As pointed out elsewhere [1-4], wastes from the Caetité plant are categorized mostly as: (a) wastes from the mining operations which include waste rock and drainage waters, and (b) wastes from the industrial process, that is, leached ore and effluents from the milling plant. In fact, contamination of groundwater by the waste ponds is of great concern, where elevated levels of 238U have been observed. This issue has been emphatically dealt with by the International Atomic Energy Agency, covering controllable releases to the environment in normal operation that may result from the mining and processing of ores for the extraction of uranium, and discharges of naturally occurring radioactive material [5]. Recommendations and guidance for performing prospective radiological impact assessments for facilities and activities were presented in IAEA 2018-b[6].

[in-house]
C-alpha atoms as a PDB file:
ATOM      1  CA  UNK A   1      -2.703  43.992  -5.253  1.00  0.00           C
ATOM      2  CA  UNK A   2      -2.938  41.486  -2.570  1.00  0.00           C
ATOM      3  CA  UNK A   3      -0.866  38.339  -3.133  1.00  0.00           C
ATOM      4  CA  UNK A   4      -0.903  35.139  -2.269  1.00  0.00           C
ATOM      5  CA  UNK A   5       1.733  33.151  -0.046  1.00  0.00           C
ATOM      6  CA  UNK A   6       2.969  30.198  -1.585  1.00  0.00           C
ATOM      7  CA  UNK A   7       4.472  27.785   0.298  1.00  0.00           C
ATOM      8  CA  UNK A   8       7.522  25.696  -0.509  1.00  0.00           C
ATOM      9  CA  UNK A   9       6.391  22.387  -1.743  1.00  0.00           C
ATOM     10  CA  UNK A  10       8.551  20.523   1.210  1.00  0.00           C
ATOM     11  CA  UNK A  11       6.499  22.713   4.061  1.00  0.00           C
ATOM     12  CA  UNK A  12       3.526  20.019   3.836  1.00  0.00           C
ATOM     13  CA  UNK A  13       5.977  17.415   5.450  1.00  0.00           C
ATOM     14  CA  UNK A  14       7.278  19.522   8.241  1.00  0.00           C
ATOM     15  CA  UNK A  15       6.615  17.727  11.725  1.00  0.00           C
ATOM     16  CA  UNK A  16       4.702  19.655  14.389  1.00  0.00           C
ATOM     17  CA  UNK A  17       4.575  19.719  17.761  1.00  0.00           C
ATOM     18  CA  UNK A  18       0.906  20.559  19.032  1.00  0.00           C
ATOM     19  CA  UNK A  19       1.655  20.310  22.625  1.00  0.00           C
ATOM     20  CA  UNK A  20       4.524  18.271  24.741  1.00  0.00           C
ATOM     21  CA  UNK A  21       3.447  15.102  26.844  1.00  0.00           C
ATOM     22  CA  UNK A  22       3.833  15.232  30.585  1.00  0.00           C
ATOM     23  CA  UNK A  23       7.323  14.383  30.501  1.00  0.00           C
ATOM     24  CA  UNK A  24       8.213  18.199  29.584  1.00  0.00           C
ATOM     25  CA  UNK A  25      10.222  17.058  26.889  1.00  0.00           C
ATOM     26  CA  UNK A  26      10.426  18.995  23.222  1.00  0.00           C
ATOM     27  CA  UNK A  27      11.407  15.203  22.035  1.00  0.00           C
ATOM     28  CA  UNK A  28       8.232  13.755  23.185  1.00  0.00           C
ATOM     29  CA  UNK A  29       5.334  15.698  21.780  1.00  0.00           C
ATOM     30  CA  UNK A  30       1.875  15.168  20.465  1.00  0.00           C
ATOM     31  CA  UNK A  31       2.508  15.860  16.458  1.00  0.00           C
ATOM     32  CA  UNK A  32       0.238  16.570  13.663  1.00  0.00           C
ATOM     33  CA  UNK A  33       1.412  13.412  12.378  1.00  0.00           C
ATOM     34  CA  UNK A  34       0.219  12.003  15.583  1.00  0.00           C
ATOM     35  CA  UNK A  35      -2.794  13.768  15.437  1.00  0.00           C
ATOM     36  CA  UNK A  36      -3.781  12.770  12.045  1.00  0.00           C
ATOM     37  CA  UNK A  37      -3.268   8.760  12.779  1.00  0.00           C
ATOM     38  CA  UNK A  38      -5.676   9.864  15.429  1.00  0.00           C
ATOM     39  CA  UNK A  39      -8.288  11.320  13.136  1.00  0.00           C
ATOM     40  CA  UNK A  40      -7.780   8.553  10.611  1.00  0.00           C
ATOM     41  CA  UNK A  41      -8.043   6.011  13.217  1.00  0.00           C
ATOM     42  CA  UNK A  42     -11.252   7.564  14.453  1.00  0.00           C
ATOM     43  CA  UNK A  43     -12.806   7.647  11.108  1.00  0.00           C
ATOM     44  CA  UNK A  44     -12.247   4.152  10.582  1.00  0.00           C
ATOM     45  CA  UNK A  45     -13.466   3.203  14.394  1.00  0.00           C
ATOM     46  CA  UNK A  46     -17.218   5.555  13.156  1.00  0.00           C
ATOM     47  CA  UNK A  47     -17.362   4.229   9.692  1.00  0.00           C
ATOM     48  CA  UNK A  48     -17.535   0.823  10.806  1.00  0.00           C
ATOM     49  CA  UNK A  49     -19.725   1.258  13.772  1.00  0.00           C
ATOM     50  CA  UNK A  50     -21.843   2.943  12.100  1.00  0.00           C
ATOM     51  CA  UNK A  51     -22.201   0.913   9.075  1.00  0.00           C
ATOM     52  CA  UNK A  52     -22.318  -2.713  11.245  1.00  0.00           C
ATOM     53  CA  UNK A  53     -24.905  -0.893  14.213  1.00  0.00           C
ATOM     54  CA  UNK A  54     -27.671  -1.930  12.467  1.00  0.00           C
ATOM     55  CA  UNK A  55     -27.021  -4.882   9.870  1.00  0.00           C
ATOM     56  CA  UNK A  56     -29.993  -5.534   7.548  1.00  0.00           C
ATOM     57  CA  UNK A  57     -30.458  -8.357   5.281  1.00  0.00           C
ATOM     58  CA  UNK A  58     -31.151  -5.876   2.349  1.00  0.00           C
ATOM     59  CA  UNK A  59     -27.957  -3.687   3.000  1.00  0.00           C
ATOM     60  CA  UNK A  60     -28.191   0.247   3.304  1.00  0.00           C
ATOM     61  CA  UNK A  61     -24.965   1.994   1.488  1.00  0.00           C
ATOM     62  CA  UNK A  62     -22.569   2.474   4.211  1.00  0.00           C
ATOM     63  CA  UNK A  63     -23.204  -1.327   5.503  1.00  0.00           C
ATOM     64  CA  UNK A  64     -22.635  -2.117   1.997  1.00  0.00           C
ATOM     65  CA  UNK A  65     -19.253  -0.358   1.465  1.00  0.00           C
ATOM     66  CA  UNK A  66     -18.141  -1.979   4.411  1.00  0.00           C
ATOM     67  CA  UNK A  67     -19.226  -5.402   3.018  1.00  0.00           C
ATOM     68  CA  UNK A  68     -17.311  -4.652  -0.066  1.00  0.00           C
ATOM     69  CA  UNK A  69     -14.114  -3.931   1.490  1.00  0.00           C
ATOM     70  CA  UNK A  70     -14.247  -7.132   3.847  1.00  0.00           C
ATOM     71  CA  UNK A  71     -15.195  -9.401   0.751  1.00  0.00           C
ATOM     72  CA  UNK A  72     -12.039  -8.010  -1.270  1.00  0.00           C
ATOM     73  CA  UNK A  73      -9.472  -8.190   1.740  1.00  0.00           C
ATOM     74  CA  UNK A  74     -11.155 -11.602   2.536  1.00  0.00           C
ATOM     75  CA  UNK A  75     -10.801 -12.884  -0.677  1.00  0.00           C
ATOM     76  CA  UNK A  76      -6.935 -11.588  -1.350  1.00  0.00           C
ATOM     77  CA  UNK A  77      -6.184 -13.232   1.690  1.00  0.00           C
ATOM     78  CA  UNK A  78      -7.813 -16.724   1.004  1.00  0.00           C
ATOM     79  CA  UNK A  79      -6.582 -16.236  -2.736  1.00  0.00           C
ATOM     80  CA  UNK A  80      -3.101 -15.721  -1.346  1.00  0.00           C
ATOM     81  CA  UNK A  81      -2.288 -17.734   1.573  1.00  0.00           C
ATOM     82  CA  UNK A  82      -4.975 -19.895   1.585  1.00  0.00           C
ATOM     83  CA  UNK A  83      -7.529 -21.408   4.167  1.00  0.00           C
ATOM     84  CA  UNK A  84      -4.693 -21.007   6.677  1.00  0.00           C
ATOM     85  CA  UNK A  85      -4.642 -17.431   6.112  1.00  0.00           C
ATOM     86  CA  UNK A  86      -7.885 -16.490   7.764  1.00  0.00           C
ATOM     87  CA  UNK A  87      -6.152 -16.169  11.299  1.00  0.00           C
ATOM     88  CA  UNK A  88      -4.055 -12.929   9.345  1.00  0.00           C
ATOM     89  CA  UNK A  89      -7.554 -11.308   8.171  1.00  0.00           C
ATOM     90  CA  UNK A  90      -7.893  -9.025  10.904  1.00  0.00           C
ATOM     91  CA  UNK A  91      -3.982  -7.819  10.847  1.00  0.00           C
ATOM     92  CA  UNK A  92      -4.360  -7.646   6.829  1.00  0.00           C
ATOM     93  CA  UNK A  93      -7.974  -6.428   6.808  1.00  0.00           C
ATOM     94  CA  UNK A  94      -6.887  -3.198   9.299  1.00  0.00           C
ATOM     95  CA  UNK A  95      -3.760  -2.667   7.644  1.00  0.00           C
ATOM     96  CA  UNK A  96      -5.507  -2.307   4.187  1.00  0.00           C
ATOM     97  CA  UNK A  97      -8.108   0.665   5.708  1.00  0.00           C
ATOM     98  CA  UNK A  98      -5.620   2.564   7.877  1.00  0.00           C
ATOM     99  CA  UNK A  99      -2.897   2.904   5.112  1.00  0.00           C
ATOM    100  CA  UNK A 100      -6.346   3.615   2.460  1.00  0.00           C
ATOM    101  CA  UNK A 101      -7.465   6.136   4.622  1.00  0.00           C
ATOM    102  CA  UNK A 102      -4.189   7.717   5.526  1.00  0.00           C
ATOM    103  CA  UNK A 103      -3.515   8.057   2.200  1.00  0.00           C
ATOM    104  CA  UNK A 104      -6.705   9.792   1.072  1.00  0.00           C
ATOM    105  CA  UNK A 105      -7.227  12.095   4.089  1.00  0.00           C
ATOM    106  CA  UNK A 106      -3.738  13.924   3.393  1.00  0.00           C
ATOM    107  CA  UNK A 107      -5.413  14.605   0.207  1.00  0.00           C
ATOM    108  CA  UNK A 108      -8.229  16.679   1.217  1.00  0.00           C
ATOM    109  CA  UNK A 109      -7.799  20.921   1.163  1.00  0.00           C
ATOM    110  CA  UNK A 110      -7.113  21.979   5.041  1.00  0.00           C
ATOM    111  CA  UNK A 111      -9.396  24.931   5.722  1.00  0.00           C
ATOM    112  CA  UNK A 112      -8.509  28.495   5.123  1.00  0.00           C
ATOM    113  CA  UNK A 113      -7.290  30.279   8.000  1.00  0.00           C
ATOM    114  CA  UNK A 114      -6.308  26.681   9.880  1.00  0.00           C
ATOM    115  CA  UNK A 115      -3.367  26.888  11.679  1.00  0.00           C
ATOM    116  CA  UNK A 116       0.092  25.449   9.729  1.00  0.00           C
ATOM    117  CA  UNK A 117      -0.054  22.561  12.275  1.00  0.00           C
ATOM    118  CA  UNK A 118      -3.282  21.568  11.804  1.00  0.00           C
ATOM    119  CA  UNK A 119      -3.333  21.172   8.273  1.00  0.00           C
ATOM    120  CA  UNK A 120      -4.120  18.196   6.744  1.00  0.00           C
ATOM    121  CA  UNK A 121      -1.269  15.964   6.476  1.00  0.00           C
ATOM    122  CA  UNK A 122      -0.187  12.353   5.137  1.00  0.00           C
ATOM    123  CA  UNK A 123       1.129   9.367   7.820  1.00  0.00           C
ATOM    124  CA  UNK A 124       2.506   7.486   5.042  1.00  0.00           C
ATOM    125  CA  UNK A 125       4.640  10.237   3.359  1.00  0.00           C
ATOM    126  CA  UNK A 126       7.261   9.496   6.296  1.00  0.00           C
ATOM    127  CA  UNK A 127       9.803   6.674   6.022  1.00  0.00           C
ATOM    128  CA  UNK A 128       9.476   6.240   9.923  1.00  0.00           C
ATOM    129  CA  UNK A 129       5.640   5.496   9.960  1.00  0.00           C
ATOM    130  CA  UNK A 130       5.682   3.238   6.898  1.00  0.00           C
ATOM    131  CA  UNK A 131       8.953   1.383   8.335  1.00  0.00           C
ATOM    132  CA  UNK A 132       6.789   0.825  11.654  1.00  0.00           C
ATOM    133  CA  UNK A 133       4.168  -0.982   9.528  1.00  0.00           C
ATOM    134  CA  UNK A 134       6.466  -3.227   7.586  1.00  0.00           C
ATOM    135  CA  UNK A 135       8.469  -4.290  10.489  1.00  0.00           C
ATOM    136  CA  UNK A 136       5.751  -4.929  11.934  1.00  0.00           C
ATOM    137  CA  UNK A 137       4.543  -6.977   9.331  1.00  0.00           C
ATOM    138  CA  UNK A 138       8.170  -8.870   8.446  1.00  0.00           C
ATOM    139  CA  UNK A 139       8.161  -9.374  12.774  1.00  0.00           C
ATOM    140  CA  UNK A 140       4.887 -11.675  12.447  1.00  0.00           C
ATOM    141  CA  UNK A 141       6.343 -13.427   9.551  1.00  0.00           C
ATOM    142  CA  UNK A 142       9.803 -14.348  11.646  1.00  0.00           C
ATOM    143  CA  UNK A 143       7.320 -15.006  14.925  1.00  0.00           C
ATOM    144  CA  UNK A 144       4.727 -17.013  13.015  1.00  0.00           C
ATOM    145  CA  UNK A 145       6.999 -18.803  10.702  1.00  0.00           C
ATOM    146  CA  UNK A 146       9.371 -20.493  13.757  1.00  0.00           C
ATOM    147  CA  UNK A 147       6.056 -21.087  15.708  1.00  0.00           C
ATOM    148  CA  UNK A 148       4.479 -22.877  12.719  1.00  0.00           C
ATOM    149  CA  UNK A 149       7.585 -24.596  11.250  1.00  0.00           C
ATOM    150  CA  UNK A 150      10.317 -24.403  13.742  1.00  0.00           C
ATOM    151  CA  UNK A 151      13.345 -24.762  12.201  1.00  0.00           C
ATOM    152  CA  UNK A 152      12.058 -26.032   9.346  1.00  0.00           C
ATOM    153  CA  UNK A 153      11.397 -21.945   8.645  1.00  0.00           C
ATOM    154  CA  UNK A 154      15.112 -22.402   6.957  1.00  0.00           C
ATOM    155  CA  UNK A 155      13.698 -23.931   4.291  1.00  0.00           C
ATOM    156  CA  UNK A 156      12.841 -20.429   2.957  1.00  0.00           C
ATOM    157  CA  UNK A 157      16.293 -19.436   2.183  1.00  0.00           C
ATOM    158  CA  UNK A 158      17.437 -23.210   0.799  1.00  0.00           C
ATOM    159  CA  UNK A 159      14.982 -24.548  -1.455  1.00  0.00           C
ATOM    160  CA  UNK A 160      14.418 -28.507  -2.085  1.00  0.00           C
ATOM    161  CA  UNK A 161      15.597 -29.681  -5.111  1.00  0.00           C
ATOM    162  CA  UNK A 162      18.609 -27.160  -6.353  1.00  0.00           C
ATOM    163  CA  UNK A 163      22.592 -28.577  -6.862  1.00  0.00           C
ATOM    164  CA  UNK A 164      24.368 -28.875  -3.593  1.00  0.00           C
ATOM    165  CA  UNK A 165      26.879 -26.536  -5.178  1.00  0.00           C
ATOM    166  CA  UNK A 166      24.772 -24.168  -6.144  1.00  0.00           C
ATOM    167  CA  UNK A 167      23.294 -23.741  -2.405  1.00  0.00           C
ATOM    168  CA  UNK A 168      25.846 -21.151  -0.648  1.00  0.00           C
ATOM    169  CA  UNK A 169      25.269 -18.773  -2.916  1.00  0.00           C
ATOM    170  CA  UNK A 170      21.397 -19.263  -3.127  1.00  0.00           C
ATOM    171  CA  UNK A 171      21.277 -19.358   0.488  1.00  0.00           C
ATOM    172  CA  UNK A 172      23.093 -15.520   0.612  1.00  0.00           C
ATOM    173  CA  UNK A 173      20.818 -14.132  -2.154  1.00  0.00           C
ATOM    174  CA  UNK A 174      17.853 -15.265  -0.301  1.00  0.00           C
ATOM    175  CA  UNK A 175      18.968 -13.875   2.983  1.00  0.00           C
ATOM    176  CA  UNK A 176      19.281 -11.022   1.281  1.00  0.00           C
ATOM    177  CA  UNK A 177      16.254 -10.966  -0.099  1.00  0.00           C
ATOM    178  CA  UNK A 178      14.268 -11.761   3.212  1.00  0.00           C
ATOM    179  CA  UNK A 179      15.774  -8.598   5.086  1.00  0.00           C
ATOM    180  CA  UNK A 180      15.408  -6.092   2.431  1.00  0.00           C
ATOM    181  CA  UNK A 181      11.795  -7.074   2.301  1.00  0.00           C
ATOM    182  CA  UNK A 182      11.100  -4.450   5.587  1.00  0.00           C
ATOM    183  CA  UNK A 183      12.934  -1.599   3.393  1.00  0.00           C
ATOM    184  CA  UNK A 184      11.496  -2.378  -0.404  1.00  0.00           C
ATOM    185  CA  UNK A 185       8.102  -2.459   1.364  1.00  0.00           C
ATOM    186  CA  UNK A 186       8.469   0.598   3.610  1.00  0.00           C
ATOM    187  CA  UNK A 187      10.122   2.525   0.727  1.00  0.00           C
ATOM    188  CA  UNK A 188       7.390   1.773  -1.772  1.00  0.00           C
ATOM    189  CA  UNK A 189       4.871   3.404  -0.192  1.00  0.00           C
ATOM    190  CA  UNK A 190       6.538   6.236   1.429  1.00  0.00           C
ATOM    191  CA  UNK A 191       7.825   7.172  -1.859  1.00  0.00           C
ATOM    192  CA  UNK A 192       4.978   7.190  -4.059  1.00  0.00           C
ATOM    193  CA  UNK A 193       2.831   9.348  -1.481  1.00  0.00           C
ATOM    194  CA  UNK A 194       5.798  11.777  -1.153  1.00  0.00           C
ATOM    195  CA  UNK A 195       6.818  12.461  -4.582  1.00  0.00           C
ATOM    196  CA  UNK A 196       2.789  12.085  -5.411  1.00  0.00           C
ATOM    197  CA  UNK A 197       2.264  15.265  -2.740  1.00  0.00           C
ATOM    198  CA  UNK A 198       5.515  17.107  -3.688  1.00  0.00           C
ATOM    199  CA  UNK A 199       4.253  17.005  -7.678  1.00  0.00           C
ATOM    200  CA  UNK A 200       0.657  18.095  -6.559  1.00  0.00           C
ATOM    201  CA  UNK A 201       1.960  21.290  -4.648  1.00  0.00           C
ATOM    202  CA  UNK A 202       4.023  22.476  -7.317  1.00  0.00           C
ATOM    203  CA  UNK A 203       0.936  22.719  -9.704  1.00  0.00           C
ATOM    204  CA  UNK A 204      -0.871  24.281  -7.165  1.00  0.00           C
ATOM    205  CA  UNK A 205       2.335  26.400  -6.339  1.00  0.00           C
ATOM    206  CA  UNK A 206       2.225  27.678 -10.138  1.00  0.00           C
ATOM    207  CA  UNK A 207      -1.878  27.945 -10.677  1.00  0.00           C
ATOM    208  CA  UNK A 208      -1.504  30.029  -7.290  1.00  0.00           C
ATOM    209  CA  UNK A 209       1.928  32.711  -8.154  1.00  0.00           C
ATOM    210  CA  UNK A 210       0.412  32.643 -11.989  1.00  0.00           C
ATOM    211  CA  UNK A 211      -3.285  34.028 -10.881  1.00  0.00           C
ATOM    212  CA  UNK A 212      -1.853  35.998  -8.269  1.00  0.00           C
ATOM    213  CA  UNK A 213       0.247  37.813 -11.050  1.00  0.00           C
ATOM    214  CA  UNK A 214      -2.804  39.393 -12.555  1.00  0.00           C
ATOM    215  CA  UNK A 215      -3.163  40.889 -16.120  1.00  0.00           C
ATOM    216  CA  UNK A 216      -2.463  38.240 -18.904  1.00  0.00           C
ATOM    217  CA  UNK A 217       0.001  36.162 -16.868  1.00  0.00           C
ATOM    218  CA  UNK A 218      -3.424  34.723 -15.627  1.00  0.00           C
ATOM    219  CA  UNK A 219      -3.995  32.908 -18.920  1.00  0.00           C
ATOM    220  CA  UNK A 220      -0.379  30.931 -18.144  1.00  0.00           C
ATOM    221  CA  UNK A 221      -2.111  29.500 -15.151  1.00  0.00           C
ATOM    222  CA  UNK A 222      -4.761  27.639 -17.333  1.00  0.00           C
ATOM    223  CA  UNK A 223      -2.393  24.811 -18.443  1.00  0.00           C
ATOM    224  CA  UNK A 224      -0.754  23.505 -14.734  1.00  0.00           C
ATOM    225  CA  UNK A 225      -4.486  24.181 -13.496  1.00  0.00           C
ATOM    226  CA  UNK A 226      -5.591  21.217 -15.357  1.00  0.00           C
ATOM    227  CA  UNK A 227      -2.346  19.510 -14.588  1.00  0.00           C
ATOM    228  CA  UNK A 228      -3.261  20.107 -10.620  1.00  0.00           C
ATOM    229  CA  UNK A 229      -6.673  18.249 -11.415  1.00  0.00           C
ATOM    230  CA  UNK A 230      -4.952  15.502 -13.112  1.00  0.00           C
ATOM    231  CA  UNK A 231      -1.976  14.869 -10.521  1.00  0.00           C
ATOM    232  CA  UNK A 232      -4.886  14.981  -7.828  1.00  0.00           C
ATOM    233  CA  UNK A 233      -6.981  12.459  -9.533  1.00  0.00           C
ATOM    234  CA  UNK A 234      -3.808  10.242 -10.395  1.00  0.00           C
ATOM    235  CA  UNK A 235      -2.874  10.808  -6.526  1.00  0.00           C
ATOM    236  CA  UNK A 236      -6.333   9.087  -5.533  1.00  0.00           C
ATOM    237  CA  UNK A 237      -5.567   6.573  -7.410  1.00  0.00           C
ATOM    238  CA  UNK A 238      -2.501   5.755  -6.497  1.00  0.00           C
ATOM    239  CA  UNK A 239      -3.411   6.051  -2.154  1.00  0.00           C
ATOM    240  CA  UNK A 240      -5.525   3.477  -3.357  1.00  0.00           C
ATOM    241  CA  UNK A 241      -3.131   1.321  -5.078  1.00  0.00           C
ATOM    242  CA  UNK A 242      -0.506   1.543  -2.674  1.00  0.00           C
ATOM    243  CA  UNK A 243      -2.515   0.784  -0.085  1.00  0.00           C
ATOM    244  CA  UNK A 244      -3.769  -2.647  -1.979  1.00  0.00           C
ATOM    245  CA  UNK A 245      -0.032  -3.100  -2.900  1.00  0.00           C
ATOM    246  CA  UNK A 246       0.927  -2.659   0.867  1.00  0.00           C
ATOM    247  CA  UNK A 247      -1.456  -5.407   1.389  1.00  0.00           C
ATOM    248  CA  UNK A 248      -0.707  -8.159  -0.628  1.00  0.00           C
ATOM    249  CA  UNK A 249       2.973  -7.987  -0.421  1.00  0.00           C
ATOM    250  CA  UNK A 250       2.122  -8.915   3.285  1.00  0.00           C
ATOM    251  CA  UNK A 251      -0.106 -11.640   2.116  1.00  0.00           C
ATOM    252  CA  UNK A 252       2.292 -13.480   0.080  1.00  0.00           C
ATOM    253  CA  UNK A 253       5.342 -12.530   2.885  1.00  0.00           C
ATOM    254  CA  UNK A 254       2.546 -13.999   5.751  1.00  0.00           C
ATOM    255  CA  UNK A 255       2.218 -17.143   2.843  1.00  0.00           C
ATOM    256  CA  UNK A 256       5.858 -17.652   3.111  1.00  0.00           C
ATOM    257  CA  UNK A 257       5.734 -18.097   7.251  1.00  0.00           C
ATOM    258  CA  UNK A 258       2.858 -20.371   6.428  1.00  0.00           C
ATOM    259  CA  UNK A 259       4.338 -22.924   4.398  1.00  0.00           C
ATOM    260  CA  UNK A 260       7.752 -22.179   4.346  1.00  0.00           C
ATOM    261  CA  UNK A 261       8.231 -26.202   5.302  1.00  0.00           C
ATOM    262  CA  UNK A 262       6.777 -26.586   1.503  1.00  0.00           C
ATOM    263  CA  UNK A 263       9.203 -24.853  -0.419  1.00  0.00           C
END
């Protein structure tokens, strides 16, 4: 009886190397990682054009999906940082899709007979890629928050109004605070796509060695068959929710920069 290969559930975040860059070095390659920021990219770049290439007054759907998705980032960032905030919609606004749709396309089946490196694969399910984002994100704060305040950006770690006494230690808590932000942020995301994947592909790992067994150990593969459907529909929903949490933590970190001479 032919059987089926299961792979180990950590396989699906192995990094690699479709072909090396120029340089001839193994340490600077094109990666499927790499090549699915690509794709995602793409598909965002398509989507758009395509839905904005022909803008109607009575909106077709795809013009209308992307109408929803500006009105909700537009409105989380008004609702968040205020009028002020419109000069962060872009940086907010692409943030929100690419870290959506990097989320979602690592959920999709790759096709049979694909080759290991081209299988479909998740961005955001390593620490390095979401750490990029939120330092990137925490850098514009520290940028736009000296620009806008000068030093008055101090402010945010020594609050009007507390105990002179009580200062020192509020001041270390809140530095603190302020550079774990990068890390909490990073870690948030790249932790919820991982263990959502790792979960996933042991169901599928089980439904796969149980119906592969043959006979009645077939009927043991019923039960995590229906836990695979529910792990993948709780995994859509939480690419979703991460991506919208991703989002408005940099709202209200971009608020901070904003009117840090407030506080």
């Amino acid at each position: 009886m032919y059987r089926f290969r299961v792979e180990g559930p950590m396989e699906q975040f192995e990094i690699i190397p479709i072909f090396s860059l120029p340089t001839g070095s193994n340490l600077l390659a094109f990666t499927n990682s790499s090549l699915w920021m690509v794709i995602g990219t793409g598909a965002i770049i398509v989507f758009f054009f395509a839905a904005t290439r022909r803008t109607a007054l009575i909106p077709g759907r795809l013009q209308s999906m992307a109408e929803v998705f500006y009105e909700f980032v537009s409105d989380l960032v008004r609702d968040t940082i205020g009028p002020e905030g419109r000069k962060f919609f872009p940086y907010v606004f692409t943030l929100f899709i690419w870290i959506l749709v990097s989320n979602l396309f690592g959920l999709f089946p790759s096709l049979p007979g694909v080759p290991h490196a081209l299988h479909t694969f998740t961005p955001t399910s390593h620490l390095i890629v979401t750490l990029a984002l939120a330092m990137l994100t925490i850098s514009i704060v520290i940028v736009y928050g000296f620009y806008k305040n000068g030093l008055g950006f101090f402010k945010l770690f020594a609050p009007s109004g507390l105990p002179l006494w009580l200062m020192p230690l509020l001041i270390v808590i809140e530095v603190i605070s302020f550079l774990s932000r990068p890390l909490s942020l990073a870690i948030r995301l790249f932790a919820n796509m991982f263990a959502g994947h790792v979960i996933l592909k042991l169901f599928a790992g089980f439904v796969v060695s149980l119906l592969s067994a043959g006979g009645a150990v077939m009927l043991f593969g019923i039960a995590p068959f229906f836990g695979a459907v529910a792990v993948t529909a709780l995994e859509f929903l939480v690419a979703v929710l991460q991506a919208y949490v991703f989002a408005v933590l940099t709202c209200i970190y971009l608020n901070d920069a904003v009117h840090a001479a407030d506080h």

The risk of contamination of food (fruit, vegetables, meat, etc.) and drinking water must therefore be considered in the case of this uranium-rich region. Such a scenario motivated an investigation of Uranium concentrations in teeth of residents (5 to 87 years old) of this region, carried out at this Laboratory using a high-resolution inductively coupled plasma mass spectrometer (ICP-MS) [2]. The highest Uranium concentration in teeth was measured from samples belonging to residents of Caetité (median equal to 16 ppb). However, since Uranium concentrations in teeth and bones are similar, particularly for children and young adults, the Uranium body levels in residents of Caetité are, thus, quite high – actually, at least one order of magnitude higher than the worldwide average for bones [2]. Uranium concentrations in organs like bones and teeth are correlated with the amount of Uranium present in ingested food and water. In this regard, it is a matter of major concern the fact that Caetité has approximately 50,000 inhabitants, where half of them live in small farms, using non-treated water provided by wells and by a creek crossing the mining area.